While case law is sparse with respect to the question of when use of a certification mark, as opposed to a trademark, is likely to cause confusion, the Second Circuit in Community of Roquefort v. William F. Faehndrich, Inc., 303 F.2d 494 (1962) upheld a district court's application of the typical standard as used for trademark in the context of certification marks, defining confusion as existing when "likely to cause confusion or mistake or to deceive purchasers as to the source of the origin of the goods." Roquefort at 498, citing 15 U.S.C. § 1114(1).
The factors to be considered on a determination of whether likelihood of confusion exists under § 1114 include strength of the marks, similarity between the marks, proximity of the marks, "bridging the gap" between products, actual confusion between the marks, defendant's intent to deceive or capitalize on the mark, and the sophistication of purchasers of the products.
Plaintiff's mark is arguably quite strong, as the survey results submitted show. It is not unlikely that defendant intended to capitalize on the strength of plaintiff's mark, though this issue would have to be developed at trial. On the other hand, no actual confusion has been demonstrated, and plaintiff states that it does not intend to "bridge the gap" itself by later marketing products like the defendants'. On this issue, however, MPAA argues that to make other products under its registered marks, or to license others to do so, would lead to undesirable dilution and perhaps cause the two "R" marks to become generic. The Court is unable, for lack of evidence, to gauge the sophistication of purchasers in either plaintiff's or defendants' market.
The critical issue on the confusion question appears to be, therefore, the one of similarity between the marks. Plaintiff attempts to fend off defendants' argument that the Rated R Clothing logo is visually distinguishable from the two registered marks. It claims that the marks should be analyzed in terms of the recognized "trilogy" of "sight, sound and meaning," 2 J. McCarthy Trademarks and Unfair Competition, § 23:4, and that appearance alone is not determinative. In any case, it argues, the letter "R" is the dominant portion of the mark, and when the marks appear in television listings or on audible commercials, the letter "R" appears alone. Thus, they argue that the "sound" of the mark is likely to be confused as well as the sight. Grotrian et al. v. Steinway & Sons, 523 F.2d 1331, 1338 (1975).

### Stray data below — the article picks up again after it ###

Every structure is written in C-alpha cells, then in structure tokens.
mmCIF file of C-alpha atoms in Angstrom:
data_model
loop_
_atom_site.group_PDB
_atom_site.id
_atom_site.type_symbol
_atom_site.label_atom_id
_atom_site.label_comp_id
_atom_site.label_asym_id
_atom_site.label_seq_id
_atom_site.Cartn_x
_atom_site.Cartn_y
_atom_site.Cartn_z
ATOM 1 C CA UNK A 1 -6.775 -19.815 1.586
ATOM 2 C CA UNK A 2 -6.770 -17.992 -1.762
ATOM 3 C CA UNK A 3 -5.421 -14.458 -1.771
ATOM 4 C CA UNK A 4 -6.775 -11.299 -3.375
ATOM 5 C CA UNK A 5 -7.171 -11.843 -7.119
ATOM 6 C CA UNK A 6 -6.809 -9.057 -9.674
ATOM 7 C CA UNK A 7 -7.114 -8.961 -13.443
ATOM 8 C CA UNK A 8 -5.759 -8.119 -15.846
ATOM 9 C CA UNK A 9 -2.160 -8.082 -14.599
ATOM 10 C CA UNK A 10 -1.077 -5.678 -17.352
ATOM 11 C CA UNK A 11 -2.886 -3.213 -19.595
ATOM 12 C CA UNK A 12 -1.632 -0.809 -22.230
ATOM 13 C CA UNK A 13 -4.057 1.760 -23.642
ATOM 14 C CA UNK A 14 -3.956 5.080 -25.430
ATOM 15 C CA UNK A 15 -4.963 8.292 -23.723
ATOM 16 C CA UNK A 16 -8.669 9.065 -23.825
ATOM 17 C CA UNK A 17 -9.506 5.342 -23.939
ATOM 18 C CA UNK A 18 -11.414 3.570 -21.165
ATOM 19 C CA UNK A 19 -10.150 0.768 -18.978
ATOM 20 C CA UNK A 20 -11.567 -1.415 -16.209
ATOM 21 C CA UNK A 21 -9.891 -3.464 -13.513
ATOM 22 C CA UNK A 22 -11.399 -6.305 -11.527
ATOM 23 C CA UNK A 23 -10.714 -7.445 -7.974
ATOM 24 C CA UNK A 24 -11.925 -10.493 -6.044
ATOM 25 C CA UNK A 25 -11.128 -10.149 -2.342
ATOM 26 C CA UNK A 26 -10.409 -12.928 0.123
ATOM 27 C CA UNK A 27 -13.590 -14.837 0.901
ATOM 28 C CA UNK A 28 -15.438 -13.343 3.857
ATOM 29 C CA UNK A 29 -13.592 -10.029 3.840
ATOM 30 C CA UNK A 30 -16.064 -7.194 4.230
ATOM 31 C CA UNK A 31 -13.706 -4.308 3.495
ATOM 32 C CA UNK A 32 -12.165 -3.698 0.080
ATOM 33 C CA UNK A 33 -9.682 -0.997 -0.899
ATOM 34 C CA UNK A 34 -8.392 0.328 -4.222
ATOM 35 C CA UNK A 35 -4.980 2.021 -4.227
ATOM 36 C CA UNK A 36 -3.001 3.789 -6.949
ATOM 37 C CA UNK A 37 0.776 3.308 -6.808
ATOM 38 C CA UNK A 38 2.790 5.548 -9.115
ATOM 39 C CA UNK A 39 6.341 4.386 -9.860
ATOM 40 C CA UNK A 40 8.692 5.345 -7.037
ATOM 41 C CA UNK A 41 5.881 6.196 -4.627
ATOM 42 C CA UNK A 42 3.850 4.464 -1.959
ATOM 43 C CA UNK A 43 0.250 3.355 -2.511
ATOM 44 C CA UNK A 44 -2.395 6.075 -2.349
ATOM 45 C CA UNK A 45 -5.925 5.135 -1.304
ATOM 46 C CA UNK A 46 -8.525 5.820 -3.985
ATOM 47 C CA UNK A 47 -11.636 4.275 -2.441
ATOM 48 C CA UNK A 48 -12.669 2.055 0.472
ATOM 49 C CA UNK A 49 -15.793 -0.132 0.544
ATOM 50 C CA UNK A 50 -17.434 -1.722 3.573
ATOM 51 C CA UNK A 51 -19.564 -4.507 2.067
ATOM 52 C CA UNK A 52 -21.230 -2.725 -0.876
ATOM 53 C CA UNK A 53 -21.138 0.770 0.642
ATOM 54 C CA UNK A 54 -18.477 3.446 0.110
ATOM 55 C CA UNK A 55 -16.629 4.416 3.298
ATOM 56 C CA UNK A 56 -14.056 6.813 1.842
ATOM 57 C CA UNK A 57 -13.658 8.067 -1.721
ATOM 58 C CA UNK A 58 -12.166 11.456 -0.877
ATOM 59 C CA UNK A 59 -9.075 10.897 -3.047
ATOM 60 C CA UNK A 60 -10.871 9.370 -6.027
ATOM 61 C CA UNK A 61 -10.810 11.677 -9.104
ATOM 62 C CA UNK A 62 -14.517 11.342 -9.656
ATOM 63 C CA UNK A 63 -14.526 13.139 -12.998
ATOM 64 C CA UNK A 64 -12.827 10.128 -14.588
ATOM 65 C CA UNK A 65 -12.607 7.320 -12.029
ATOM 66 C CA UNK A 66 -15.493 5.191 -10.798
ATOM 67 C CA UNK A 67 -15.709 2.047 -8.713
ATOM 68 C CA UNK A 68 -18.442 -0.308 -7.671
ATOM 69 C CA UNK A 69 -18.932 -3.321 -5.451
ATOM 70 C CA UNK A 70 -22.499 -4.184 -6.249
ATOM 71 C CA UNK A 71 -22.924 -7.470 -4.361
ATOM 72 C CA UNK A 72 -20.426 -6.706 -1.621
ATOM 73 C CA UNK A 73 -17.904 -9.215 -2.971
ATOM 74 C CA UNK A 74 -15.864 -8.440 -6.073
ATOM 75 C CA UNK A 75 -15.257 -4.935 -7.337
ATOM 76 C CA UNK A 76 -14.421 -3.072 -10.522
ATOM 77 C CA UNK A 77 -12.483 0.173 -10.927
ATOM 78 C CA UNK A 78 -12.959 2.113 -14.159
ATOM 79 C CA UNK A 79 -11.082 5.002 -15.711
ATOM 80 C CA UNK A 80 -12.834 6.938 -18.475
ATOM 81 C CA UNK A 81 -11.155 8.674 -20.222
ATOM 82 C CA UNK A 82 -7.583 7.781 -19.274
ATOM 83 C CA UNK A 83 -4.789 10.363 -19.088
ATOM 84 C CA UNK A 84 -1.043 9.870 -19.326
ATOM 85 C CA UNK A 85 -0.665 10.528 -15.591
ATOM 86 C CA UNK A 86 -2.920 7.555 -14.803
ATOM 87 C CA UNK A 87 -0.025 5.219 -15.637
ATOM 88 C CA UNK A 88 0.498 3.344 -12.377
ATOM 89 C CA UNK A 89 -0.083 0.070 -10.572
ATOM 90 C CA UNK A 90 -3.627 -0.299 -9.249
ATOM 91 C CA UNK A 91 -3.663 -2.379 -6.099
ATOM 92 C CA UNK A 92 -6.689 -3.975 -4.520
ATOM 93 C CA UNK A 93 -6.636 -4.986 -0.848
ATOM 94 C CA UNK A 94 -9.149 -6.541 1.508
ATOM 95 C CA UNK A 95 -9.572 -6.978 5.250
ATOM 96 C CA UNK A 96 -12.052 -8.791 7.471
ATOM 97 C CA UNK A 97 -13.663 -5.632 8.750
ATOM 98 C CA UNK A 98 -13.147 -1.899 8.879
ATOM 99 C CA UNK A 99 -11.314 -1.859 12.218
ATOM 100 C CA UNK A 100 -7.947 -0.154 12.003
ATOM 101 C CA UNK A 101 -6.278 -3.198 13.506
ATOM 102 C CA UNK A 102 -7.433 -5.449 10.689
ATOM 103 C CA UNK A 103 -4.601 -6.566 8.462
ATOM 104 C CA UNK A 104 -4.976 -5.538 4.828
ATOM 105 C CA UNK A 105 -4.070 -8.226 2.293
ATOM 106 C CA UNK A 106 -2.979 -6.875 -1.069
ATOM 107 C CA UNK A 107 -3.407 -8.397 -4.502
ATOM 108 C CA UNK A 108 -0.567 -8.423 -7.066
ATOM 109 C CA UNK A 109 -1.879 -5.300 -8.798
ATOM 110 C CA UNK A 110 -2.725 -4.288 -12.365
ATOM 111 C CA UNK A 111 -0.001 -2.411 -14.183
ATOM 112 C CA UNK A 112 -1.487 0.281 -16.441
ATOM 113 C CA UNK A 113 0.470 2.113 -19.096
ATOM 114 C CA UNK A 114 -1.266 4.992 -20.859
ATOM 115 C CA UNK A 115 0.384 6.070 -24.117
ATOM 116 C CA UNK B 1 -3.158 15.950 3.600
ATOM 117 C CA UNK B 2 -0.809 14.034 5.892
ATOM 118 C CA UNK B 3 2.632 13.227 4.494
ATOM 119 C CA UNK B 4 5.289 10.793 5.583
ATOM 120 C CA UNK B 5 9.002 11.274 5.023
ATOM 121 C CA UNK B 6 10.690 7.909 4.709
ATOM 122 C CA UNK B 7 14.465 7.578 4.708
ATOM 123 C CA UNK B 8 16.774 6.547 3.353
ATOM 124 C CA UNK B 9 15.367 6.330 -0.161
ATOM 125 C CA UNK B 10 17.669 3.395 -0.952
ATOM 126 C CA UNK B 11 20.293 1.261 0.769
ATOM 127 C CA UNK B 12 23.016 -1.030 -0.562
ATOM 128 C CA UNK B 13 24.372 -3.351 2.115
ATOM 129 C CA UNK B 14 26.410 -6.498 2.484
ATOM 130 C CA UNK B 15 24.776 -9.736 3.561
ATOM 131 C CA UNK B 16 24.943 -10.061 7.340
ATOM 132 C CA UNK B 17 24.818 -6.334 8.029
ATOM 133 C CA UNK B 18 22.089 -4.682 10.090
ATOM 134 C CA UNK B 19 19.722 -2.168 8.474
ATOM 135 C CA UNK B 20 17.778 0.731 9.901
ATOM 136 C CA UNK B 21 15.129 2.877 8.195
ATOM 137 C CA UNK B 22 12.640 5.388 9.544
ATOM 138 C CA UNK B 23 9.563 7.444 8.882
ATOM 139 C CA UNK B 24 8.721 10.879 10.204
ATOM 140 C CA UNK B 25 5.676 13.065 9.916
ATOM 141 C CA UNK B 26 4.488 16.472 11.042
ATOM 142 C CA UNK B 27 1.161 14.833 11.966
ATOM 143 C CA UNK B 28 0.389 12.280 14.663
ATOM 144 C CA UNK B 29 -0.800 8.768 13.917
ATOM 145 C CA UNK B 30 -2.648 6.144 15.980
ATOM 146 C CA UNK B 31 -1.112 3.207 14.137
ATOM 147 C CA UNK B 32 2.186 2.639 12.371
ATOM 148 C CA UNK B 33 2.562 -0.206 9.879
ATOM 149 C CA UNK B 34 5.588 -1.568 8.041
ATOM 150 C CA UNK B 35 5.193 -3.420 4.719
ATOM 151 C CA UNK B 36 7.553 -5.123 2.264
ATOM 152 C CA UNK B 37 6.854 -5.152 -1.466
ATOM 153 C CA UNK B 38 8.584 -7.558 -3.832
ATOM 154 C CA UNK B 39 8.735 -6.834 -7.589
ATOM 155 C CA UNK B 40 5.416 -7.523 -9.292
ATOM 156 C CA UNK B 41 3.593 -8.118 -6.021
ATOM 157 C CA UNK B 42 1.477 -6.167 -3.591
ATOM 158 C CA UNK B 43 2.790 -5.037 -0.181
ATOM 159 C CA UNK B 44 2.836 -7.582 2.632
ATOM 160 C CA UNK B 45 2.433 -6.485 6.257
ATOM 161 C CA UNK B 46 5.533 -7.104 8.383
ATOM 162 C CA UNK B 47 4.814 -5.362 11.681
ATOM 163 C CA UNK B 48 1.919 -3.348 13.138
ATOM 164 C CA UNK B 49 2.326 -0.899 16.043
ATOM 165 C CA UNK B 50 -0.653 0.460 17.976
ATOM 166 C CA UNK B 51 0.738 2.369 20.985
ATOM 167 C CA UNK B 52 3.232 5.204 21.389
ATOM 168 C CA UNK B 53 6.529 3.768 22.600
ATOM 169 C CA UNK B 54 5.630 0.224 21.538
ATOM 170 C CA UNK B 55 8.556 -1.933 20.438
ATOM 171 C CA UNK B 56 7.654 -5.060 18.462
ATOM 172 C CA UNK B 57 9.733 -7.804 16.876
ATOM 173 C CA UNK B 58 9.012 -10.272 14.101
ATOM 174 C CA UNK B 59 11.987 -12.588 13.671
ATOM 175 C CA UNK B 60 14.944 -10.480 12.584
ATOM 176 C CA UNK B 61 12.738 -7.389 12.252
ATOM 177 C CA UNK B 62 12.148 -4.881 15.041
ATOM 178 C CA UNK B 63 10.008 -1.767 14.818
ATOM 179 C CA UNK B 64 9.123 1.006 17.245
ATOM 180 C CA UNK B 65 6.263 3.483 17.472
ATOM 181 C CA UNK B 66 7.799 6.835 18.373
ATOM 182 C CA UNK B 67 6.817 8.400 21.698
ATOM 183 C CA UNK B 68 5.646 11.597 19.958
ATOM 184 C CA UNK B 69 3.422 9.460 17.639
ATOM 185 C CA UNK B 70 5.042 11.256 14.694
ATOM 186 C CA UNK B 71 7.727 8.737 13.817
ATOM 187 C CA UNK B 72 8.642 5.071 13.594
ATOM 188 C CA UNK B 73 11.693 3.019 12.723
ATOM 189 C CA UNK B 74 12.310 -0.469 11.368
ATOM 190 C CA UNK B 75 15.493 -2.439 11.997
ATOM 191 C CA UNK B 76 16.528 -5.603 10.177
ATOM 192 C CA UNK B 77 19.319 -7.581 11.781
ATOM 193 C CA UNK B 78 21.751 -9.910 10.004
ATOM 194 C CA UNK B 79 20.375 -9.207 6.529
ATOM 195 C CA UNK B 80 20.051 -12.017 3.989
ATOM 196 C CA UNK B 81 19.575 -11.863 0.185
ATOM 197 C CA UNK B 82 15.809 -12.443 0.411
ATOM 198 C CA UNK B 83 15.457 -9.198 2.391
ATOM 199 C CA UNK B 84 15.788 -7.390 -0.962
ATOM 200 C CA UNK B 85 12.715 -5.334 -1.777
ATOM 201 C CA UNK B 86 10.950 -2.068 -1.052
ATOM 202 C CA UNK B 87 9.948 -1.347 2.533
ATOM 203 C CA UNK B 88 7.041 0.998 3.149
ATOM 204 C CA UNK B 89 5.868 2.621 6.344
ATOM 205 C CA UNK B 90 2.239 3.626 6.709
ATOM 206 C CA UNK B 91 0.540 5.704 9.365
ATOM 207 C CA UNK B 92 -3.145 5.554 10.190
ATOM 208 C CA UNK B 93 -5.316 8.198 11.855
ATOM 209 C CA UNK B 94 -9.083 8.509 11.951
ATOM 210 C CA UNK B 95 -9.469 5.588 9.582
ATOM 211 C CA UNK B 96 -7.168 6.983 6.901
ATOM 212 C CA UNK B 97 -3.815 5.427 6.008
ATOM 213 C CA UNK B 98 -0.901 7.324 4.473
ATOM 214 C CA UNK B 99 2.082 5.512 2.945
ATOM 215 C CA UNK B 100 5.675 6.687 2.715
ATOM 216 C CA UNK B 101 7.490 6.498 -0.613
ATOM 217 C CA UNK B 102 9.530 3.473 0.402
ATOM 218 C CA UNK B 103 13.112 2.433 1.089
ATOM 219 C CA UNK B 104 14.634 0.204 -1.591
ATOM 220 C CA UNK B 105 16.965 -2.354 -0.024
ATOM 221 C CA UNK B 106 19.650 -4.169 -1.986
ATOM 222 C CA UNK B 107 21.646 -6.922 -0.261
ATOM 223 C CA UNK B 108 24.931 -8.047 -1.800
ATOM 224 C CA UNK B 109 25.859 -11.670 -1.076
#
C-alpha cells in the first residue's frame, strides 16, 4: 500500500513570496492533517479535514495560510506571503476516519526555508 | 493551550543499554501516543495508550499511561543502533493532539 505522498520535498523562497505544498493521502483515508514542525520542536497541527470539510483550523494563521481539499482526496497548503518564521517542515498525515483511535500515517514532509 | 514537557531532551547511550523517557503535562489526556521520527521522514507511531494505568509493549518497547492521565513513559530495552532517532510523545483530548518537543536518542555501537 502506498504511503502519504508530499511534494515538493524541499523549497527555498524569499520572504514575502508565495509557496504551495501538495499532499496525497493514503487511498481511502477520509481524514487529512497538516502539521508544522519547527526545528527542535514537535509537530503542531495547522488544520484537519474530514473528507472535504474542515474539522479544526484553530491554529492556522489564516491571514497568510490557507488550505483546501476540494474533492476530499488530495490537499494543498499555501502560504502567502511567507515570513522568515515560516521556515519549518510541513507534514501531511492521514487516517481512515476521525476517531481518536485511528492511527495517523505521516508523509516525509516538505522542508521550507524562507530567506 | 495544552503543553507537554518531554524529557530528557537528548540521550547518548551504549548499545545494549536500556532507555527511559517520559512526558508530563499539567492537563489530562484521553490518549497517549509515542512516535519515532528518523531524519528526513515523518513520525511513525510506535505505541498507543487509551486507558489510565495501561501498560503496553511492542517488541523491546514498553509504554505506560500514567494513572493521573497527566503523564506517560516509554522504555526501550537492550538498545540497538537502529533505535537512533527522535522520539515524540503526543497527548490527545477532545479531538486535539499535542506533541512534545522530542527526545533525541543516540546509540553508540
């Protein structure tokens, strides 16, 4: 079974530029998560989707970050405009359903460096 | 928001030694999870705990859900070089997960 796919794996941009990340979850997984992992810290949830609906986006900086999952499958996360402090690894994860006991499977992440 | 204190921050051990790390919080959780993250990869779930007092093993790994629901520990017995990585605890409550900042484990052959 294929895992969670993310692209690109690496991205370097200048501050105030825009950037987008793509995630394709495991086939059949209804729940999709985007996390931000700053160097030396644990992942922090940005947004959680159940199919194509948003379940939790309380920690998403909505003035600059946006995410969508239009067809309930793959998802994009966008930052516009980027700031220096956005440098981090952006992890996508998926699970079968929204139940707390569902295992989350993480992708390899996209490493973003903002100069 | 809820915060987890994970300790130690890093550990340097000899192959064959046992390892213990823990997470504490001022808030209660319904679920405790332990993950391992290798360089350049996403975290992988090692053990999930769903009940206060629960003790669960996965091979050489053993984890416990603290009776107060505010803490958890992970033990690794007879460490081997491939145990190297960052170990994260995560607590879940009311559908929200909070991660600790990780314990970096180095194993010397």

Defendants argue that the plaintiff's mark is visually distinguishable from their mark, and that plaintiff has no registration for the oral expression "rated" and cannot seek protection of this sound. While conceding the dominance of the letter "R" in both marks, defendants further argue that plaintiff should not be permitted to "pluck from general use" one of the 26 letters of the alphabet, and attempt to prevent others from using the letter. (Memo in Opposition, p. 12.) Given the variety of registered marks which include the letter "R", (see Ramar Aff., Ex. A), it would seem that plaintiff has no special claim to the exclusive use of this letter of the alphabet.
Plaintiff also argues that in the special circumstances of certification marks, the question of confusion should not turn upon visual or oral identity, but confusion as to origin or certification of the alleged infringing product. MPAA fears that the public could be led to believe that it has approved either the dresses themselves, or that it has licensed the line. Defendants' position is that it is highly unlikely that consumers will be led to believe that plaintiff has examined, rated and certified defendants' dresses. See Underwriters Laboratories, Inc. v. United Laboratories Inc., 203 U.S.P.Q. 180 (N.D. Ill. 1978).